We commercial real estate brokers typically serve three types of clients: investors, tenants and owners. Unlike our residential peers and occasional tenants who represent buyers and investors, much of our industry only serves people with leases.
We can stand on both the owner’s side and the tenant’s side. Therefore, our days are filled with one of six pursuits. Clear as mud? Please let me provide the details.
Number one and two: Investors hire us to find things to buy or fill empty buildings.
3rd and 4th: Tenants hire us to find a place to lease or sublease their excess space.
5th and 6th: We look for parcels for tenants to buy or ask to sell company addresses.
With that in mind, you can see that we have “earthly ears” and are a good source of information about what is going on. We’ve grouped this into one for each of the investor, tenant, and owner genres.
Our industrial market crossed a critical point in mid-2020. For the first time I can remember, the occupier premium is gone, and investors are paying more for offerings than those who bought for the residential business.
Ample pools of capital, a ferocious appetite for returns in a stable asset class, and scarce supply pushed prices to a climax in May 2022.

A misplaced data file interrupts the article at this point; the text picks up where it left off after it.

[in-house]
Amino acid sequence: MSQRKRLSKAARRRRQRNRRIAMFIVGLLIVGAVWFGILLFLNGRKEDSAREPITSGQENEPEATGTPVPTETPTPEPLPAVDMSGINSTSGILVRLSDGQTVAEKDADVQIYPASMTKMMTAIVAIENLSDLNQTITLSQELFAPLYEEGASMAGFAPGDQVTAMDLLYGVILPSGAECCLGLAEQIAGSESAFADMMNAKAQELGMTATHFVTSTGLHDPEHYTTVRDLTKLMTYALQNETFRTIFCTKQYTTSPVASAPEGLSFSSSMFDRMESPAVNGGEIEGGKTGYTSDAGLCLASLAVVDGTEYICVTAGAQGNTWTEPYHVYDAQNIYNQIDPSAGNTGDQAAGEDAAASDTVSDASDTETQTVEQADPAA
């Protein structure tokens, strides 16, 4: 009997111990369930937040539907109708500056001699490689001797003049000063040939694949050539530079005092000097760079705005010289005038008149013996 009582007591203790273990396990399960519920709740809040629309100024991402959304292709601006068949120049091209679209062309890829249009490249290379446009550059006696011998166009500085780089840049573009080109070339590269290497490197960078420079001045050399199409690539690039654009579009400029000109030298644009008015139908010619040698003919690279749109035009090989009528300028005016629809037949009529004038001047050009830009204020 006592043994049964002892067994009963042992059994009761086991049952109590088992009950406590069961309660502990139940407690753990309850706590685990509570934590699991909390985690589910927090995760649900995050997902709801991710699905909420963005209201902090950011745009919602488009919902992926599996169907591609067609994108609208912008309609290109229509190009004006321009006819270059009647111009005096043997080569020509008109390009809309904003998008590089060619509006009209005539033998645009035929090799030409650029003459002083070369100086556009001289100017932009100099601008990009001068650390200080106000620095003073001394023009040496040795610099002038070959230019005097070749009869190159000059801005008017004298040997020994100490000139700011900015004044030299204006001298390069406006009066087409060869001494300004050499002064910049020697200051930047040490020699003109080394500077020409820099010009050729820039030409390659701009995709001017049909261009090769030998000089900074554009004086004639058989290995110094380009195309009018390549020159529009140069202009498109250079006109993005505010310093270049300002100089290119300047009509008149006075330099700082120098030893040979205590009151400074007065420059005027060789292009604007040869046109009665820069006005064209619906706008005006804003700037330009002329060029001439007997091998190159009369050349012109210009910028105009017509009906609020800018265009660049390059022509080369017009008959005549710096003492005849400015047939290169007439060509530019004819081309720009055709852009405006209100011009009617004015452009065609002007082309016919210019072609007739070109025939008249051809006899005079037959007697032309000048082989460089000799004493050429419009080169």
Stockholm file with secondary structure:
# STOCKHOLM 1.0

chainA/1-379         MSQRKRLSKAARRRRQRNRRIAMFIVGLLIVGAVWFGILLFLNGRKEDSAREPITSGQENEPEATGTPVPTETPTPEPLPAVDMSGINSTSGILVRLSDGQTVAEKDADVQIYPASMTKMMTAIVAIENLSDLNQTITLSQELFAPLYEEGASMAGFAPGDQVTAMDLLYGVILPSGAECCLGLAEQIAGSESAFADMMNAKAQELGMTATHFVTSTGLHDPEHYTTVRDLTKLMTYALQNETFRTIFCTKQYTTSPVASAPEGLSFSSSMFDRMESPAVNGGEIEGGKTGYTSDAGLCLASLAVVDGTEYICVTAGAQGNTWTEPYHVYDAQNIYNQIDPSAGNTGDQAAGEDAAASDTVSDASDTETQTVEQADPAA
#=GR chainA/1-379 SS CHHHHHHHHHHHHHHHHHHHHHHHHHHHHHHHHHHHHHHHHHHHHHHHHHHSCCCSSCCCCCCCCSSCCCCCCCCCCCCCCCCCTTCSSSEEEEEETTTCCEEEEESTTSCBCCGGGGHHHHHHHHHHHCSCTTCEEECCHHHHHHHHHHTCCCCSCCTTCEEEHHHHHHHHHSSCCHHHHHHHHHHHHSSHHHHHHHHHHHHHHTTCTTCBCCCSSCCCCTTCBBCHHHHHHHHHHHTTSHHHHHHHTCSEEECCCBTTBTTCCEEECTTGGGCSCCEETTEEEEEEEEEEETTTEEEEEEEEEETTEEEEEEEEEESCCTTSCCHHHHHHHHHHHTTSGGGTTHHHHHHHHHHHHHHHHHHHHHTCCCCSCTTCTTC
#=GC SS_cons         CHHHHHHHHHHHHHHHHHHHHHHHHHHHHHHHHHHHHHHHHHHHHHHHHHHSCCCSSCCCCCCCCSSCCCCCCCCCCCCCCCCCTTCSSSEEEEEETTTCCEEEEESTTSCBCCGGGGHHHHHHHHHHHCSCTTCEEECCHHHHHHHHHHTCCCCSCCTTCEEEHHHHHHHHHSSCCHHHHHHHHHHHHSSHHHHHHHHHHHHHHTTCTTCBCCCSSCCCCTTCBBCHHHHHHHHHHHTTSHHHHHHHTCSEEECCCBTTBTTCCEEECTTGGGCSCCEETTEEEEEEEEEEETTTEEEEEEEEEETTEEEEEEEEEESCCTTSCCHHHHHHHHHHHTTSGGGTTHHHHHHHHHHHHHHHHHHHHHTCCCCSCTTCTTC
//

Inflation, recessions, global conflicts, rising interest rates and what’s happening around the world have kept investors, especially institutional investors, at a standstill. Civilians are proceeding rather cautiously. Debt is often required to acquire an income property.
Interest rates are currently above 5.5%, so the resulting market capitalization must be north (return on the dollar invested minus its cap rate) to avoid negative leverage. So prices started to fall as there were fewer buyers and higher rates.
A record number of leases were initiated or renewed between 2016 and 2019. These are typically 3 to 10 years long. Burned into the contract is an annual increase. Until 2021, these hovered between 2.5% and 3% annually. Around July 2021, there was a big move to raise it to about 4%. I’ve also seen some deals with a 5% annual kicker.
But even with the hefty adjustments, lease coupons weren’t keeping up with inflation. As a result, many tenants are greeted with his 50% to 100% rate increase when it comes time to renew.
Those who lease industrial buildings are concerned about how their earnings will be affected and how they will cope with a significant rise in rents.
A distinction is made between two commercial property owners: resident or investor. difference? Residents also own the operations that reside on the premises. By her June of this year, many owners had received unsolicited offers from investors looking to deploy their capital.
In general, these offers were in staggering numbers and included provisions to avoid costly travel. . However, some people got caught up in two problems: Uncle Sam and extremely high rent.
2022 earnings should be interesting as we navigate this changing market. As an aside, I saw the Santa exhibit at Loews yesterday. as early as I can remember. merry christmas!
Allen C. Buchanan (SIOR) is a Principal with Lee & Associates Commercial Real Estate Services in Orange.he can be reached at email@example.com or 714.564.7104.
https://www.ocregister.com/2022/10/01/real-estate-scuttlebutt-how-to-deal-with-escalating-commercial-rents/ How to deal with rising commercial rents? – Orange County Register